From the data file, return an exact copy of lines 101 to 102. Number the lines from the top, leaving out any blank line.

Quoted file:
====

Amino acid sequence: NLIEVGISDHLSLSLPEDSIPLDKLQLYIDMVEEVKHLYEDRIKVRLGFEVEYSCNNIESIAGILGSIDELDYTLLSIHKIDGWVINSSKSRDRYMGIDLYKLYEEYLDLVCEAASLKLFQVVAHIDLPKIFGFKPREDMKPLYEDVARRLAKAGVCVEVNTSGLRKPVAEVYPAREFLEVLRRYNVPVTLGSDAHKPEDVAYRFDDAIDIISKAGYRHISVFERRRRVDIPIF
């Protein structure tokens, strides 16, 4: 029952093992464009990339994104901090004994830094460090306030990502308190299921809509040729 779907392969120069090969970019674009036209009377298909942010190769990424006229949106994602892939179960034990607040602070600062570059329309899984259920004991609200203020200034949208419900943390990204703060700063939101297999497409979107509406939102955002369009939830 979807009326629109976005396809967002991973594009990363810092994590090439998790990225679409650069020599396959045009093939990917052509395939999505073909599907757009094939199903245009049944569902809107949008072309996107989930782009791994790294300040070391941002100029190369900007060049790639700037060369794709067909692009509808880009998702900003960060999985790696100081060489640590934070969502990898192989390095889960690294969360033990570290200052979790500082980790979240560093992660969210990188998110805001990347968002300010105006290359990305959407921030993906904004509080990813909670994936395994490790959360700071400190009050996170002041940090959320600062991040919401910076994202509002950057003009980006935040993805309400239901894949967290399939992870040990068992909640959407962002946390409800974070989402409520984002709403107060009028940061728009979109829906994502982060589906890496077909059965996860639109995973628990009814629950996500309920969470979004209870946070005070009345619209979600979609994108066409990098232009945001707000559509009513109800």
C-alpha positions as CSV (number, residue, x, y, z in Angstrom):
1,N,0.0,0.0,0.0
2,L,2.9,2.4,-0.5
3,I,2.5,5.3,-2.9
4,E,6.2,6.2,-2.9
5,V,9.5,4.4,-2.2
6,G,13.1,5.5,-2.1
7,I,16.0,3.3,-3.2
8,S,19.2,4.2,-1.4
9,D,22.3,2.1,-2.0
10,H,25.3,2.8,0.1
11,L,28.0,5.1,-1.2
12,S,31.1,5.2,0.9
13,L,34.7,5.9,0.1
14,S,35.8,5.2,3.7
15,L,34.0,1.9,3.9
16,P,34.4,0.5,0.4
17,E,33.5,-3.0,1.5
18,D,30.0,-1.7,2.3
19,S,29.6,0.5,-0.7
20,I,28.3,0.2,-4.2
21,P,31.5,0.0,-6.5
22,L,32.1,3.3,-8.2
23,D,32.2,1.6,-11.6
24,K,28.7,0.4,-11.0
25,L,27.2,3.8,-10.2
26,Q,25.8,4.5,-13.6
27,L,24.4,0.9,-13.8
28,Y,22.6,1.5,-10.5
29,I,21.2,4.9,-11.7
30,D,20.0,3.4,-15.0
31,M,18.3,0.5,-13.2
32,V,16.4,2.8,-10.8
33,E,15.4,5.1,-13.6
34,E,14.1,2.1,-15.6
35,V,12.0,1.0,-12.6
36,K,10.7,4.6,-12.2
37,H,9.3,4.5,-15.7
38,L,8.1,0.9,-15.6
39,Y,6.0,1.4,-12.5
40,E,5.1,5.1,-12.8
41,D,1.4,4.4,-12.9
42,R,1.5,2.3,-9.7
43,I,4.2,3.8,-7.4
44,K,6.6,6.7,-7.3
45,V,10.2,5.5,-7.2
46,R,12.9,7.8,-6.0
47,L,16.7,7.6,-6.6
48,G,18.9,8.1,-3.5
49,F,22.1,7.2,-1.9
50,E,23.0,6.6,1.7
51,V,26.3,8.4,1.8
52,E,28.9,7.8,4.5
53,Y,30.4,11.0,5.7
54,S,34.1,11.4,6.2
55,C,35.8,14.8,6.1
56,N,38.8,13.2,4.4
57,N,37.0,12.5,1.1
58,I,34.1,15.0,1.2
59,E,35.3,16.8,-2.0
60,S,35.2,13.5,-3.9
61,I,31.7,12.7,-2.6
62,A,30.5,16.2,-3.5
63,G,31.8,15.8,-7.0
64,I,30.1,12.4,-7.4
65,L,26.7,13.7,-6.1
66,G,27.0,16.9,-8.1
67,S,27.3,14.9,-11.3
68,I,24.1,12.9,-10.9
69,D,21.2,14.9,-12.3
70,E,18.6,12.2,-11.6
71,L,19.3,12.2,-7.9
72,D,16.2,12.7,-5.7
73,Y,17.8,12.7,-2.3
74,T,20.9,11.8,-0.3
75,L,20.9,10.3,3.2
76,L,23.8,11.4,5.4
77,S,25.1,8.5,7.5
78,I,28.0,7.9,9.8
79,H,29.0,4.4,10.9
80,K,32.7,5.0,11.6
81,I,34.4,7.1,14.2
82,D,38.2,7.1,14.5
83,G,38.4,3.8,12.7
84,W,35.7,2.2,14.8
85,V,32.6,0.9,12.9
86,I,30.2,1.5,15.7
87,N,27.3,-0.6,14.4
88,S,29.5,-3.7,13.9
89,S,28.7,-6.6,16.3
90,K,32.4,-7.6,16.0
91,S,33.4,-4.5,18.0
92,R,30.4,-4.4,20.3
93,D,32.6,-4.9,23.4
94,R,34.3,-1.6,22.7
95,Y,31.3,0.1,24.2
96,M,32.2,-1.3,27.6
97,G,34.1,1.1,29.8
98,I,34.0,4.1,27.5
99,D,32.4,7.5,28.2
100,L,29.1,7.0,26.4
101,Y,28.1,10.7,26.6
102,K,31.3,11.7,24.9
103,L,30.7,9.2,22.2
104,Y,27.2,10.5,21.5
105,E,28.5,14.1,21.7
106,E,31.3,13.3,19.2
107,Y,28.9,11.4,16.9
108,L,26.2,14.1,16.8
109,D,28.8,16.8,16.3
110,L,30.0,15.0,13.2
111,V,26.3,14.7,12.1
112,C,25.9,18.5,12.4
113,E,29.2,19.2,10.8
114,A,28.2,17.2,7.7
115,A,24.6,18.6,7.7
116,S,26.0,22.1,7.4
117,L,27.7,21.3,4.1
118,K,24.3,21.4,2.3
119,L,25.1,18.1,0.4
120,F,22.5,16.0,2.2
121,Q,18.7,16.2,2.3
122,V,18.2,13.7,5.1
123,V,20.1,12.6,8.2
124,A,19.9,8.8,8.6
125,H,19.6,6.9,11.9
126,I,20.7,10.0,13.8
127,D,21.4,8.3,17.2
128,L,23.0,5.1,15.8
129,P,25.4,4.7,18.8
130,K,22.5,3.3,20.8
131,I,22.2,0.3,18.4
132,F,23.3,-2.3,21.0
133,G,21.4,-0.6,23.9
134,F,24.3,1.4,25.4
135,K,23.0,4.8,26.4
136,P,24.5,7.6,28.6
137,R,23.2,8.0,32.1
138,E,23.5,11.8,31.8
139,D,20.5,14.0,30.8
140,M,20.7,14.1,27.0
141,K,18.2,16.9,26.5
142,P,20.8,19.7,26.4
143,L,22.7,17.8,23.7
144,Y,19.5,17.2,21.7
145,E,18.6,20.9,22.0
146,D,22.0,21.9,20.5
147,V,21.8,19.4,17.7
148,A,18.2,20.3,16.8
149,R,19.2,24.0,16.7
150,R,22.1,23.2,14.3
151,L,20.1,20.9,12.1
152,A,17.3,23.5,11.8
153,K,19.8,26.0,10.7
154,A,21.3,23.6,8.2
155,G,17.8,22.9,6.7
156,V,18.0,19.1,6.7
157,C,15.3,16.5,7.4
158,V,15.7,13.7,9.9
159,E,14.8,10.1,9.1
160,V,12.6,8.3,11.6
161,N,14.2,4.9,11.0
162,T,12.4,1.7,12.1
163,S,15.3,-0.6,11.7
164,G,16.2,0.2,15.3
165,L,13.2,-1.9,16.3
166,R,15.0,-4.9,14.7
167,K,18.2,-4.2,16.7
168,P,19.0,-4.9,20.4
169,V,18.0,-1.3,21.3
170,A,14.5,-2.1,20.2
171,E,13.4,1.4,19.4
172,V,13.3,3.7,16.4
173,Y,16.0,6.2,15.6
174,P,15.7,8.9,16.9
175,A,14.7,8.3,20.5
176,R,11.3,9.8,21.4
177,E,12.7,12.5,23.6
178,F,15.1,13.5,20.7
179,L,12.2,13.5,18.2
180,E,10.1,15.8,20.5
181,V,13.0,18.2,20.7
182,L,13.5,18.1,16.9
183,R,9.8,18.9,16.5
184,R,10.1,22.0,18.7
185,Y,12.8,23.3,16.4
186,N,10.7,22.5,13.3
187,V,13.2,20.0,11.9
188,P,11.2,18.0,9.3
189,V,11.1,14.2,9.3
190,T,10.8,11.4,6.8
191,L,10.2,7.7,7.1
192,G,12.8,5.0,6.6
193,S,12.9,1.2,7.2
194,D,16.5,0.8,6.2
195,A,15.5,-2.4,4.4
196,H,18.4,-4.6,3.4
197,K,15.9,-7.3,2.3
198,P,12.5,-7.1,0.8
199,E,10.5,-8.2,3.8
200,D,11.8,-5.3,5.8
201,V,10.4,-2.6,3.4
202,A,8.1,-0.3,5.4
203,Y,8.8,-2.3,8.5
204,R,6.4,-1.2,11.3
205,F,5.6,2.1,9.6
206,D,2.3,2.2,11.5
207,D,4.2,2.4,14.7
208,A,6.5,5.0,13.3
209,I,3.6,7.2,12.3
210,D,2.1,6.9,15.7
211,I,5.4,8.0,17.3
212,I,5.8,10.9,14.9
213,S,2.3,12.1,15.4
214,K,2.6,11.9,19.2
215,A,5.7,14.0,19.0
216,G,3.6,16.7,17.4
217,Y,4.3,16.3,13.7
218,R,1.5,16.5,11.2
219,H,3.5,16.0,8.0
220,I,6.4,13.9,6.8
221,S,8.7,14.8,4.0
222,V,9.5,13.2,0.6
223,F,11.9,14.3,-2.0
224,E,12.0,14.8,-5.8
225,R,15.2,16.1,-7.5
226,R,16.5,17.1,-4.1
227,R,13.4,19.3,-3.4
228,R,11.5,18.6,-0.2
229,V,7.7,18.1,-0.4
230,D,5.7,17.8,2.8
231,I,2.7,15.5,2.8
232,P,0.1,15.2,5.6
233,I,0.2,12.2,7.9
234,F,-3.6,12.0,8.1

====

98,I,34.0,4.1,27.5
99,D,32.4,7.5,28.2